Consumers and product manufacturers, including green builders, want customized experiences and products, but when faced with many hundreds of options, people freeze, and many choose badly or find it impossible to choose at all.
Columbia University Professor Sheena Iyengar, author of The Art of Choosing, shares how businesses and consumers can improve the choosing experience. She also has an engaging TED talk (link below) about the art of choice.
As a graduate student at Stanford, Iyengar studied jam choices at an upscale grocery story. The store offered multiple choices of jam. In Iyengar’s study, she offered shoppers the opportunity to taste from 24 jam selections or from six jam selections at a product demonstration table. What she found was that when offered 24 choices of jam to taste, 60 percent of the shoppers stopped for a taste. However, only three percent of the shoppers purchased any jam.
When offered just six choices—only ¼ as many selections—fewer shoppers stopped for a taste--40 percent versus 60 percent. But 30 percent of shoppers actually bought a jar of jam—a fine example of how fewer choices results in dramatically more sales.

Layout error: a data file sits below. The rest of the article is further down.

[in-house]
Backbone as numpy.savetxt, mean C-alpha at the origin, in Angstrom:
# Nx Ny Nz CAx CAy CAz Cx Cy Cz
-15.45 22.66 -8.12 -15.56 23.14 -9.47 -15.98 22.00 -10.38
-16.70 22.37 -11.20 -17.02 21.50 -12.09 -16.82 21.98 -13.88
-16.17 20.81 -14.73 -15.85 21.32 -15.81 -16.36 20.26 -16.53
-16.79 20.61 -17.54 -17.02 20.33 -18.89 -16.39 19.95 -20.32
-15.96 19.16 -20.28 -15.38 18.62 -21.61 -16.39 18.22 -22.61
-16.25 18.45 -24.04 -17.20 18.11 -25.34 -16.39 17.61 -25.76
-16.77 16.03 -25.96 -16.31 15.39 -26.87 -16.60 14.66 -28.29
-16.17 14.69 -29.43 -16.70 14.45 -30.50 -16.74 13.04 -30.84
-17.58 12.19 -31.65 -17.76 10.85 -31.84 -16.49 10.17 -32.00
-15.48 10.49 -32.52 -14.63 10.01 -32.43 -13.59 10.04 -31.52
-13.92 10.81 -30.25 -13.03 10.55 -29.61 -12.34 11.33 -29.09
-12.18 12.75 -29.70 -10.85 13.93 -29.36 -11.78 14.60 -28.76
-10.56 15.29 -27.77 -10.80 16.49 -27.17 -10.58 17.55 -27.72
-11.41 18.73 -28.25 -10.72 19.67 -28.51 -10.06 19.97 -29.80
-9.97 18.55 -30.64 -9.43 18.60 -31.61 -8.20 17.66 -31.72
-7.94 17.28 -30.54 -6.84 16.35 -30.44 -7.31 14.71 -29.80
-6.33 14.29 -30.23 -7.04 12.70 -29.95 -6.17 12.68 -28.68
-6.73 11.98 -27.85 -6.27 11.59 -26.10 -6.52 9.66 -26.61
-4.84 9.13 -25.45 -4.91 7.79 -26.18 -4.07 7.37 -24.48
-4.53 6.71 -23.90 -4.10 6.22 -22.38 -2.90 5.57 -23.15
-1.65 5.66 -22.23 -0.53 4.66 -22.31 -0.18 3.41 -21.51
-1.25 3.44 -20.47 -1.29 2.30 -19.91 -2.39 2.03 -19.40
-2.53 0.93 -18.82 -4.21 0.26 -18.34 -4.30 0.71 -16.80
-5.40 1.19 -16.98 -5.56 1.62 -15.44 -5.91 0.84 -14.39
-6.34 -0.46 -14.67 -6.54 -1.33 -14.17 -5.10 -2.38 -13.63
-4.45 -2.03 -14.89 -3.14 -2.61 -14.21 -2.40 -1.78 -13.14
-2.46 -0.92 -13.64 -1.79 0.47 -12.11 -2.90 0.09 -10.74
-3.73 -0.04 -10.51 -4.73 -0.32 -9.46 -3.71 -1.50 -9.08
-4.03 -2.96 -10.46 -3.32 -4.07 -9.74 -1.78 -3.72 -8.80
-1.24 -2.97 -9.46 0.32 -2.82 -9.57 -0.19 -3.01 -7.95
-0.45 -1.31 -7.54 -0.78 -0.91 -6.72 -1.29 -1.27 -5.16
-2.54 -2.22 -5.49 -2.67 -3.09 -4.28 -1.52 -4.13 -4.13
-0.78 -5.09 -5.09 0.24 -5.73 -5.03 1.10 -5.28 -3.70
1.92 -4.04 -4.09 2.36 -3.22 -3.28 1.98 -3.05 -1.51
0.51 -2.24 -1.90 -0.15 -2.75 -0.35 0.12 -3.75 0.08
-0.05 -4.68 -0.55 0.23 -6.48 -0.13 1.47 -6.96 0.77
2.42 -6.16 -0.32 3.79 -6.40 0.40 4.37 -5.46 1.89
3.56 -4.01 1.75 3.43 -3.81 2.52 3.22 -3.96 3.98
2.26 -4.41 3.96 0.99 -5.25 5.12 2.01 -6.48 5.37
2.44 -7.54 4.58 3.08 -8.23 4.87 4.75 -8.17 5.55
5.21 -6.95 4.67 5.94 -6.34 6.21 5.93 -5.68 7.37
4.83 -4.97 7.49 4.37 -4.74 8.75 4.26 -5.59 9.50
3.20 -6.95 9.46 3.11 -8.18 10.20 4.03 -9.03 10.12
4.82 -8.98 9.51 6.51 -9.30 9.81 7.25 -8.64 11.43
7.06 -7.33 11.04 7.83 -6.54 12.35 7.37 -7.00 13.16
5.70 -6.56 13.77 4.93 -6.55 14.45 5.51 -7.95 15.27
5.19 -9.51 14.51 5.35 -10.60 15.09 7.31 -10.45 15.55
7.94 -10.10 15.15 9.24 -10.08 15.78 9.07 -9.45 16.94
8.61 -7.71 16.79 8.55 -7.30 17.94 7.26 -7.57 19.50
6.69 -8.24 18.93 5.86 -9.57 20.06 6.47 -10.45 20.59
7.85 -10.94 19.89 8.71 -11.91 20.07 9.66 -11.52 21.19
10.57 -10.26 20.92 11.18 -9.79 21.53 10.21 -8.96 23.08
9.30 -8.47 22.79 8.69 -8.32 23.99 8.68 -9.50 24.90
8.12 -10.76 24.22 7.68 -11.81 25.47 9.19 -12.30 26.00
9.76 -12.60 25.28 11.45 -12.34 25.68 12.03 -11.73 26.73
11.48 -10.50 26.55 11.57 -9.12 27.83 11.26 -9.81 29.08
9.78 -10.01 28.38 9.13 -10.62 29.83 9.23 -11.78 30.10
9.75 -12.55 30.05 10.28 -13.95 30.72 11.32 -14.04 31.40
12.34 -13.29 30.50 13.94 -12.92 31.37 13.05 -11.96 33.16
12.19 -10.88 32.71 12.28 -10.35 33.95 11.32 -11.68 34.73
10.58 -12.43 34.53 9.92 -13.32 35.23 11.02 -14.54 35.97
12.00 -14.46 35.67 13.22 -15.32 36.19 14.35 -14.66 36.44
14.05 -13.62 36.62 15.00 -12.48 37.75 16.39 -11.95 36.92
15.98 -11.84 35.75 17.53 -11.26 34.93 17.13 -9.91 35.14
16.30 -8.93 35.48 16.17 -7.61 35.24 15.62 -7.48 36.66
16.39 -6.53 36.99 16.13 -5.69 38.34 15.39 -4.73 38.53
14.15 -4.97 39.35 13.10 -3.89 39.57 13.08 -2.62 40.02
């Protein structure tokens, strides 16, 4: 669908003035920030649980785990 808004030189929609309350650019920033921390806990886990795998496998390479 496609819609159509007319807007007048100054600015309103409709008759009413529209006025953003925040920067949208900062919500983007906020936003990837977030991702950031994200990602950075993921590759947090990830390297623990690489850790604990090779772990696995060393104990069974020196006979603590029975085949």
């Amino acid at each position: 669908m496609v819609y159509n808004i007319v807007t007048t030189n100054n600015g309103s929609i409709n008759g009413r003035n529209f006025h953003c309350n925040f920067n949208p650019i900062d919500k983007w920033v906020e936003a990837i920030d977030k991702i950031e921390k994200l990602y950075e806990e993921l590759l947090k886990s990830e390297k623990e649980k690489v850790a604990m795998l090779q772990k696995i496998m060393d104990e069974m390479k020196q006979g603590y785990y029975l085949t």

She also researched Internet car shopping. At a German car manufacturer’s Internet site she studied, buyers had to make 60 decisions in selecting a car. Potential car buyers suffered from what she called shopper fatigue when starting with high choice and going to low. For example, it seems to make sense that one might want to choose the color first; one could choose among 56 colors. What Iyengar learned from her research is that it is better to go from few choices to more choices. As the consumer proceeded from choosing among four gear-shift choices and ended with those numerous color choices, more consumers stuck with and became excited about the process of shopping for a new car.
As Iyengar puts it, “You lose people from high choice to low choice. You keep more people when leading them to choose among a few choices and then move them to more complicated choices.” The process also educates consumers about choice making.
Thus, Iyengar recommends:
1. Cut. Less is more. If manufacturers are willing to curate choice offerings, as in the jam example, and are willing to get rid of extraneous choices, it leads to more sales.
2. Concretize. Make choice vivid and real. As an example, she asked who in her audience at her TED talk would compete for a prize to drive along the most beautiful road in the world. Then she showed pictures of the really beautiful but extremely narrow and dangerous high mountain road. Far fewer were interested in the prize.
3. Categorize. Iyengar’s example was magazines. 600 magazines in 10 categories, her research found was overwhelming. Yet when a store offered 400 magazines divided into 20 categories, consumers reported they felt they had more choices. Fewer magazines in more categories gave consumers a way to tell the magazines apart.
4. Gradually increase complexity. The car choice example of moving from a few gear shifts to 56 colors illustrates this concept, which also teaches people how to choose.
Watch Sheena Iyengar talk about choosing.